This is a post for my March book challenge, #marchmonthofmythology.

The story of Persephone is my favourite Greek myth, and it’s one I’ve adapted several times. Every time I try to write it down, I get another idea of how to do it, and I’m never satisfied with the end result. One of the things that attracts me to this myth is its mystery, the different versions that all have slightly different meanings. I think that’s why I’ll never be able to write just one good retelling; I’ll have to write many to show all my different interpretations.

The abduction of Persephone

Persephone was the daughter of Demeter, goddess of agriculture and fertility, and Zeus. She lived a sheltered life with her mother, who loved her dearly. Several gods wanted to marry the beautiful girl, but Demeter wouldn’t have any of that. No man would ever be good enough for her daughter! Unfortunately, one day Persephone disappeared. Demeter sought everywhere for her daughter, but she wasn’t to be found anywhere on earth. It was like she’d disappeared completely…

She hadn’t, of course. What happened was this: Persephone was out picking flowers when the earth in front of her opened up and a black chariot appeared, driven by none other than the Lord of the Underworld, Hades! He pulled Persephone onto his chariot and went back beneath the earth, the crack in the ground closing up behind them. You see, Hades had fallen in love with Persephone and had stolen her so she could be his wife.

Meanwhile, above ground Demeter was still distraught. As a last resort she visited Helios, the sun, who always saw everything from his chariot in the sky. He was the only one who knew where Persephone had gone, and he couldn’t deny Demeter the truth. It didn’t help much, however, because her daughter had gone to a realm she could not reach. Mad with grief, Demeter started to ignore her divine duties. This meant plants withered and died and nothing would grow any more. In other words: mortals were starting to grow hungry… and die.

This situation could not go on. In the end, Zeus had to step in and order Hades to return Persephone to her mother, or all mortal life would perish. Hades had no choice but to comply – except he couldn’t! At some point, Persephone had eaten a few pomegranate seeds from a pomegranate tree in Hades’ garden. There was an ancient rule that stated that anyone who ate any of the food in the Underworld had to stay there forever. It seemed like they were at an impasse.

In the end, a clever solution was found: Persephone would spend a part of the year (either a third or half) in the Underworld as Hades’ wife, and the rest above ground with her mother. Neither Hades and Demeter were very happy with this, but it was the best they could get out of it. Whenever Persephone was with her mother, the crops would grow and food was plentiful; during the time she spent underground, however, Demeter would be too upset to do anything, and people had to make do with whatever food they’d saved. As you might have guessed, this is a way to explain the changing of the seasons.


What I love about this myth

In most ancient versions of the myth, the focus is on Demeter. Hades gets some attention, but it’s mostly unclear what Persephone does or what she thinks of it. This is where interpreting and retelling the myth gets interesting. A lot of things that could change your interpretation completely are left unclear or unexplained, or differ between versions. For instance: why did Hades abduct Persephone? In some versions, the whole thing was a trap orchestrated by Zeus. In others, no explanation is mentioned and it seems like Hades came up with the idea himself. Another problem: the pomegranate seeds. There are two questions connected to this. One: did Persephone eat the seeds of her own accord, or did Hades force her? And number two: did she know what would happen if she ate the seeds? You might think she would never have taken the seeds if she knew what they would do to her, but there are various ways of looking at it. Before she became the wife of Hades, Persephone was only Demeter’s daughter; she didn’t have any notable power of her own. In the Underworld, she is queen, and if the myths are to be believed, a fearsome one at that. It’s also interesting to me that in other myths, Hades and Persephone are always described as a loving couple. In fact, they might be the most well-functioning couple in the whole Greek pantheon. How did that happen after such a violent start?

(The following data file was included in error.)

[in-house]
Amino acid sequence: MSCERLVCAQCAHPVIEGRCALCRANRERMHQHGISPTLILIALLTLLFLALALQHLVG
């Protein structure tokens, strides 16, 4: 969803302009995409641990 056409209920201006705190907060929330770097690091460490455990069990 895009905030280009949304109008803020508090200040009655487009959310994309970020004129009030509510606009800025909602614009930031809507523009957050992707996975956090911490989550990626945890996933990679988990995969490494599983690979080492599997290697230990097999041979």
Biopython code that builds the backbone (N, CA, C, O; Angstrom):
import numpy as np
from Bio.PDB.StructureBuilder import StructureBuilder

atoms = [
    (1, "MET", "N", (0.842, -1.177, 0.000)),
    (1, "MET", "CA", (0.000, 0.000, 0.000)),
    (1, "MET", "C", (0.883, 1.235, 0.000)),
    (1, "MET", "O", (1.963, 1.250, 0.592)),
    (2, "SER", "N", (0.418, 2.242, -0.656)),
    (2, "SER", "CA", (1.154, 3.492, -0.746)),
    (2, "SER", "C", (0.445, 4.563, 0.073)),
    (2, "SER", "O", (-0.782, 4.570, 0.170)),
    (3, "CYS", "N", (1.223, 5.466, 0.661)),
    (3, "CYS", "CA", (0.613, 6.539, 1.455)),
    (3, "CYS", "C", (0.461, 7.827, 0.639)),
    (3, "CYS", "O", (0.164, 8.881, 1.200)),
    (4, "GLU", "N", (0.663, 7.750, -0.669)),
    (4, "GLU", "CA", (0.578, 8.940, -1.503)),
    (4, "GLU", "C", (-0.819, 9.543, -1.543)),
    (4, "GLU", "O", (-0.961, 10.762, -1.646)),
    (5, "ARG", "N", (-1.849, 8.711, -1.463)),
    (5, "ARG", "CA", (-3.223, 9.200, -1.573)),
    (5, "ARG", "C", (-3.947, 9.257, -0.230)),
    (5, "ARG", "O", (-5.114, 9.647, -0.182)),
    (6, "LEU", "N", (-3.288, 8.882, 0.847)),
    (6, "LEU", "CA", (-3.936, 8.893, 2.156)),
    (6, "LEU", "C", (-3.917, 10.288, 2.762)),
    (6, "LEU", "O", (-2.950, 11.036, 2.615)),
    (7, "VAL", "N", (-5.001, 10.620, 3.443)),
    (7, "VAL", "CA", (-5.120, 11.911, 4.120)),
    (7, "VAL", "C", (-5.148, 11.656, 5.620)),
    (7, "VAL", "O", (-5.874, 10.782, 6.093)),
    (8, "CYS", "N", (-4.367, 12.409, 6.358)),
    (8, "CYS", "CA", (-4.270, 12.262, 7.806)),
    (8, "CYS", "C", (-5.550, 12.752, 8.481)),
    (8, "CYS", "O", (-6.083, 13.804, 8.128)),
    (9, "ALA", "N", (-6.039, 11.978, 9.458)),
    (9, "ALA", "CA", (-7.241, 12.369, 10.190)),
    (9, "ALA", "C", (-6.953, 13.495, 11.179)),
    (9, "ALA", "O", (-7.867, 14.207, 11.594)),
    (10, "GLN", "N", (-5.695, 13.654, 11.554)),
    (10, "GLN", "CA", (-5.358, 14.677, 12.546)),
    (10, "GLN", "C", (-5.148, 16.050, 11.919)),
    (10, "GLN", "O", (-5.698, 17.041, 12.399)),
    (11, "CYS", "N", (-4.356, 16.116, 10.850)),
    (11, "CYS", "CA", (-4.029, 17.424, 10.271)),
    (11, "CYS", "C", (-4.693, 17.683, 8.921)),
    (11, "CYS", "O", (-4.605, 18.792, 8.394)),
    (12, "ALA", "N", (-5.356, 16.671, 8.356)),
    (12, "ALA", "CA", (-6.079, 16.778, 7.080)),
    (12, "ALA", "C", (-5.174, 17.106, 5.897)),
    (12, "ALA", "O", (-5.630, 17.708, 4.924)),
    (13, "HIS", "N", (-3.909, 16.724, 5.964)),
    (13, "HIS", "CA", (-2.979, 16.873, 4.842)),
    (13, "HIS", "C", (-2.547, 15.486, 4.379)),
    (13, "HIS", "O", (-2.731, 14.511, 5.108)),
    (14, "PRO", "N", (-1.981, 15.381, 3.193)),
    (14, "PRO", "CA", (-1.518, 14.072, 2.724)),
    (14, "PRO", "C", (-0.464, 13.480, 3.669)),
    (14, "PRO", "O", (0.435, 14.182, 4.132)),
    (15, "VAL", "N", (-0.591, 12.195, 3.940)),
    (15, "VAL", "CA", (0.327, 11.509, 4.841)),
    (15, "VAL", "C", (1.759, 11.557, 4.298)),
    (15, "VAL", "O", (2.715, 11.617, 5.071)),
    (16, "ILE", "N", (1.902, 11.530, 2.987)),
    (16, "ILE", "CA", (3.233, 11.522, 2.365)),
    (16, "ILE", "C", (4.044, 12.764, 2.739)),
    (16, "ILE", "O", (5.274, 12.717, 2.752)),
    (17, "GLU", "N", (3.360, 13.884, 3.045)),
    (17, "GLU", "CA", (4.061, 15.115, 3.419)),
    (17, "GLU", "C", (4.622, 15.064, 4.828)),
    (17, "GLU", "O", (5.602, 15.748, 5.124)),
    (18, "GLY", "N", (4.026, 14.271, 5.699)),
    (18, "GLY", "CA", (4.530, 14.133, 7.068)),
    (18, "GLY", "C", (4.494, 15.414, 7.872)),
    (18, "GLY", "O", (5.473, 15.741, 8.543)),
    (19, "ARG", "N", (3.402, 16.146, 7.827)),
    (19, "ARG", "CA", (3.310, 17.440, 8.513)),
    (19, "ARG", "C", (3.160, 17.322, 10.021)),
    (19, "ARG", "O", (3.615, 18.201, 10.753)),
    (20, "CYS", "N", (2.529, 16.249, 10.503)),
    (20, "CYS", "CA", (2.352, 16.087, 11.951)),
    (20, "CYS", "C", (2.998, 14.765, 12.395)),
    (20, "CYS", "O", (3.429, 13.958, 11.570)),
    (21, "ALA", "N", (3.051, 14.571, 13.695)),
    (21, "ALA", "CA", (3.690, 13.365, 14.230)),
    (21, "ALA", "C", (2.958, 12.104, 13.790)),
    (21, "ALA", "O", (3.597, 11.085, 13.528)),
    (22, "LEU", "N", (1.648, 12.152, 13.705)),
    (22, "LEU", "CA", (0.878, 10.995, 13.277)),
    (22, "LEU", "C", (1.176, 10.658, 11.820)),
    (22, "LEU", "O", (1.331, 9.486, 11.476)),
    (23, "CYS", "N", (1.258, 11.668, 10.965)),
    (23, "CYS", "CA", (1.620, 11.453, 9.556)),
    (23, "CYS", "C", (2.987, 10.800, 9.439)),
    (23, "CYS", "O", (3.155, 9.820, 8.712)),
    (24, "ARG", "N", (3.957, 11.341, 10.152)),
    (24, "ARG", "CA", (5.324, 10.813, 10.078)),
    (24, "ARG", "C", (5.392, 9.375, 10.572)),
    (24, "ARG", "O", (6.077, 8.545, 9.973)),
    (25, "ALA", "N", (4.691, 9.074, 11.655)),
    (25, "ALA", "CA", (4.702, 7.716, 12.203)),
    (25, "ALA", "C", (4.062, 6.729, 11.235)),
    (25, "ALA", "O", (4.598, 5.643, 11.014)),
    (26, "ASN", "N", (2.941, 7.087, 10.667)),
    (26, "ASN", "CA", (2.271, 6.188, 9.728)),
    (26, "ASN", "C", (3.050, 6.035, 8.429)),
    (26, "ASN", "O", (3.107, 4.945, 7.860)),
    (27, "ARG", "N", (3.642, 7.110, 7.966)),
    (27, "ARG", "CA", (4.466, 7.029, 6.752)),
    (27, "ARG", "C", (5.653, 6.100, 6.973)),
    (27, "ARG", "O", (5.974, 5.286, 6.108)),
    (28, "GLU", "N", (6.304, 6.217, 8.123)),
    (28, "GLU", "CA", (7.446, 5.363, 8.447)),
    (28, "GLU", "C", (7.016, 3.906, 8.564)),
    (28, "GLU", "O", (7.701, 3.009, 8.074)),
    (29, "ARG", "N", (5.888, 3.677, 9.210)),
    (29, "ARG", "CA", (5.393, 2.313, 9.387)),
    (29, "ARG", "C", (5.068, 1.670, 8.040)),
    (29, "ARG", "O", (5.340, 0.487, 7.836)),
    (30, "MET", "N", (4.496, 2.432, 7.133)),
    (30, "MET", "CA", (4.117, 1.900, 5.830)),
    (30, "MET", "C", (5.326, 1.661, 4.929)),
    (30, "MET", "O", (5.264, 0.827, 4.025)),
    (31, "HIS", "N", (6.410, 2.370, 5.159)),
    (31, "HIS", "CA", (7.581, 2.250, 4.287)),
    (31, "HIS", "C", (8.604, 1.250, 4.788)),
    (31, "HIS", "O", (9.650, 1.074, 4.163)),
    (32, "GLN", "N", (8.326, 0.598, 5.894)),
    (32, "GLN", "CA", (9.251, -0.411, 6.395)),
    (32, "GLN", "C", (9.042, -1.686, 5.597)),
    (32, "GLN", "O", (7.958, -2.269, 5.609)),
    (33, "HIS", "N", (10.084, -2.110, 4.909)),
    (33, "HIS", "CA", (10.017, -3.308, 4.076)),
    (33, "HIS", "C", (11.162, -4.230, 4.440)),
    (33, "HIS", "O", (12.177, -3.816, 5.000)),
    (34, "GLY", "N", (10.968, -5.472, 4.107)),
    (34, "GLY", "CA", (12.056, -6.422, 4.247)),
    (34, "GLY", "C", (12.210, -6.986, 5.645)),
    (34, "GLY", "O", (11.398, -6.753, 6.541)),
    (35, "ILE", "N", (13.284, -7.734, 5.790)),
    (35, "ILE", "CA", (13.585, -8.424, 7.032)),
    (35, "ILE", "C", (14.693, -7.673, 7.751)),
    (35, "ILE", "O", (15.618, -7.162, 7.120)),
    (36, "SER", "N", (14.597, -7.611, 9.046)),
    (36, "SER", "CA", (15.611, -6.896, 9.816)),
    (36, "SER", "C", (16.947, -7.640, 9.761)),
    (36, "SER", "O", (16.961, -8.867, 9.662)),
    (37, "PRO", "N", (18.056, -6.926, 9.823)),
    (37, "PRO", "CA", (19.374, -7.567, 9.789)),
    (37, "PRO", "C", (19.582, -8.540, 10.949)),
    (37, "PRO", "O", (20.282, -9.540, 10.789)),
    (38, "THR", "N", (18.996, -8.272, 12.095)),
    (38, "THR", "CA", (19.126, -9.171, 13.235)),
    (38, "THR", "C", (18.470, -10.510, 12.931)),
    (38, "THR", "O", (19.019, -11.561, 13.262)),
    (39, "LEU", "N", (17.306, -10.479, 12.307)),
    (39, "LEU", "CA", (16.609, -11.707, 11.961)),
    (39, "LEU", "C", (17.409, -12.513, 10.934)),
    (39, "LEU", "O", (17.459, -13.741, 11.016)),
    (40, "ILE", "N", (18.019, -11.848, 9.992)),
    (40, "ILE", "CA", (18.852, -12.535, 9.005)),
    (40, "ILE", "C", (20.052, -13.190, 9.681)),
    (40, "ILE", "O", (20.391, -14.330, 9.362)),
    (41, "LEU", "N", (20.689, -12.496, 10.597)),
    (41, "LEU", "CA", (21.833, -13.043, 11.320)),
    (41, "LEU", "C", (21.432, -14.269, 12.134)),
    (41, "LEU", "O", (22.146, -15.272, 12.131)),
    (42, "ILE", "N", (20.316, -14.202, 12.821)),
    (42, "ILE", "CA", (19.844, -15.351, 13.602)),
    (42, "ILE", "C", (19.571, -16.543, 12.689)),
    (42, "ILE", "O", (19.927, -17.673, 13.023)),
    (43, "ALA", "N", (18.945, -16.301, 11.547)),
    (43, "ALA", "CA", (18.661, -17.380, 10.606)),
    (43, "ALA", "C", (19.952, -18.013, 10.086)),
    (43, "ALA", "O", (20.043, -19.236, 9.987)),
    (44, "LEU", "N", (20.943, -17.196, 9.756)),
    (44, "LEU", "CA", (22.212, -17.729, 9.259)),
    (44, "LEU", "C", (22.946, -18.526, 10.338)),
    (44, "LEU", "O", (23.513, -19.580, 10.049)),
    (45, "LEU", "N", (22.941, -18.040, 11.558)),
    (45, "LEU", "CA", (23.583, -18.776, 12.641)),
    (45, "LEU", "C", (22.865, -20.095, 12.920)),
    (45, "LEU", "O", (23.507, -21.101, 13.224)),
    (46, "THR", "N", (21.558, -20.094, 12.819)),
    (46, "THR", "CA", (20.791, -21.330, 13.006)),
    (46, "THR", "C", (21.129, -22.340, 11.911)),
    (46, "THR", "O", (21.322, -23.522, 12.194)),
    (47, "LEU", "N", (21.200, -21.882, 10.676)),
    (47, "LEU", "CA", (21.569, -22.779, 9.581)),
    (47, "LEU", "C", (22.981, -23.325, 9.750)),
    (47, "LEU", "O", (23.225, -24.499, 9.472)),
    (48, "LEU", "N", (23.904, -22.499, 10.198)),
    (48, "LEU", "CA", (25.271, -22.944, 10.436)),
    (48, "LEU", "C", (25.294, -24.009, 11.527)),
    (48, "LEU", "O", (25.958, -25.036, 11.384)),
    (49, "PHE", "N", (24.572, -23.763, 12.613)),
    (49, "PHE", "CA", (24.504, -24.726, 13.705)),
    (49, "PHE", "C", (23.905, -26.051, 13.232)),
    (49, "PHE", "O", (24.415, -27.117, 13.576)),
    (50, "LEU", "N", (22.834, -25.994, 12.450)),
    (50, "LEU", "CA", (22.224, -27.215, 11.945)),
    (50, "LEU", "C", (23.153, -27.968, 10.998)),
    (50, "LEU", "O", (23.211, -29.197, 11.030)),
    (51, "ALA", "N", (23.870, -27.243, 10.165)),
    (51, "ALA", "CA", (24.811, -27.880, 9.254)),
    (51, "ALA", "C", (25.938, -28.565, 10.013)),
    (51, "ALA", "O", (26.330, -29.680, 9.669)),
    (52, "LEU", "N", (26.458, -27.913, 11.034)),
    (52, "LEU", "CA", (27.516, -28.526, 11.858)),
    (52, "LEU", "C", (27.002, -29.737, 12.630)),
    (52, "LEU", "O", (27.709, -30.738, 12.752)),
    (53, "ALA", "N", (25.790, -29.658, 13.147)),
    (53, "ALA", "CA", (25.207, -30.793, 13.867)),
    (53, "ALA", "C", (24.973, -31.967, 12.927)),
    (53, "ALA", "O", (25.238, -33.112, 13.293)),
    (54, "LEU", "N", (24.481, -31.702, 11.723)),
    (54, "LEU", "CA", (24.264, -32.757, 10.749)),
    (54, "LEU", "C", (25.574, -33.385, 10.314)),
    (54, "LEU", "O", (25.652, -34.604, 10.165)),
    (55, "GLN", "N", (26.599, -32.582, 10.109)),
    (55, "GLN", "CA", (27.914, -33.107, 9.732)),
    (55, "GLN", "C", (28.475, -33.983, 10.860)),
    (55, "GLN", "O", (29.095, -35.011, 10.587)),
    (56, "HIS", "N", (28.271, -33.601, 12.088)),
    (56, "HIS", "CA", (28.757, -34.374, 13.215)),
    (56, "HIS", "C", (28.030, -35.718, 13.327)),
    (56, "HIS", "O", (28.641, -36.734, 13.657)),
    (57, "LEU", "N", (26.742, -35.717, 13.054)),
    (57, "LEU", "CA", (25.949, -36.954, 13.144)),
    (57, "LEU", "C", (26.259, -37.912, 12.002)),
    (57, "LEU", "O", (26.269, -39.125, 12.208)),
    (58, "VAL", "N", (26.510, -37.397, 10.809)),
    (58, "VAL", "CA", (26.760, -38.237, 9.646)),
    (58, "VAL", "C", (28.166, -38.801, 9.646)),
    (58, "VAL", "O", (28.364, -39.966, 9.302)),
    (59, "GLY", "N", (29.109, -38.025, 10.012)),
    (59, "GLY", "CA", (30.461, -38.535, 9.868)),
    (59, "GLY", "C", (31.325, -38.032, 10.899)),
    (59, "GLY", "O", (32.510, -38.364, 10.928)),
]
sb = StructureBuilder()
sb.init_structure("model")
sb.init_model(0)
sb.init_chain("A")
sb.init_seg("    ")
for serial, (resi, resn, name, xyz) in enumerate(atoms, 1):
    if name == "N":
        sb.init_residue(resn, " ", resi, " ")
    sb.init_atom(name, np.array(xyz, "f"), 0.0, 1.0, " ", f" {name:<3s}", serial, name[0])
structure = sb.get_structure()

These things might be interesting to do research about, to see what the ancient Greek and later Roman perspective was on them. But for me, they’re mostly things I like to explore in writing. I like how I can modernise the tale, and give Persephone more agency. Now I IMG_0027just have to find a version I can be completely happy about… (or almost completely, at least).

Persephone – book and fruit

I love pomegranates. They’re symbols of both death and fertility, and they’re just plain delicious! It takes some effort to eat them, though. (Actually there are easy ways to get all the seeds out, but that takes all the fun out of it!)


3 thoughts on “Persephone

Leave a Reply

Fill in your details below or click an icon to log in: Logo

You are commenting using your account. Log Out /  Change )

Google+ photo

You are commenting using your Google+ account. Log Out /  Change )

Twitter picture

You are commenting using your Twitter account. Log Out /  Change )

Facebook photo

You are commenting using your Facebook account. Log Out /  Change )


Connecting to %s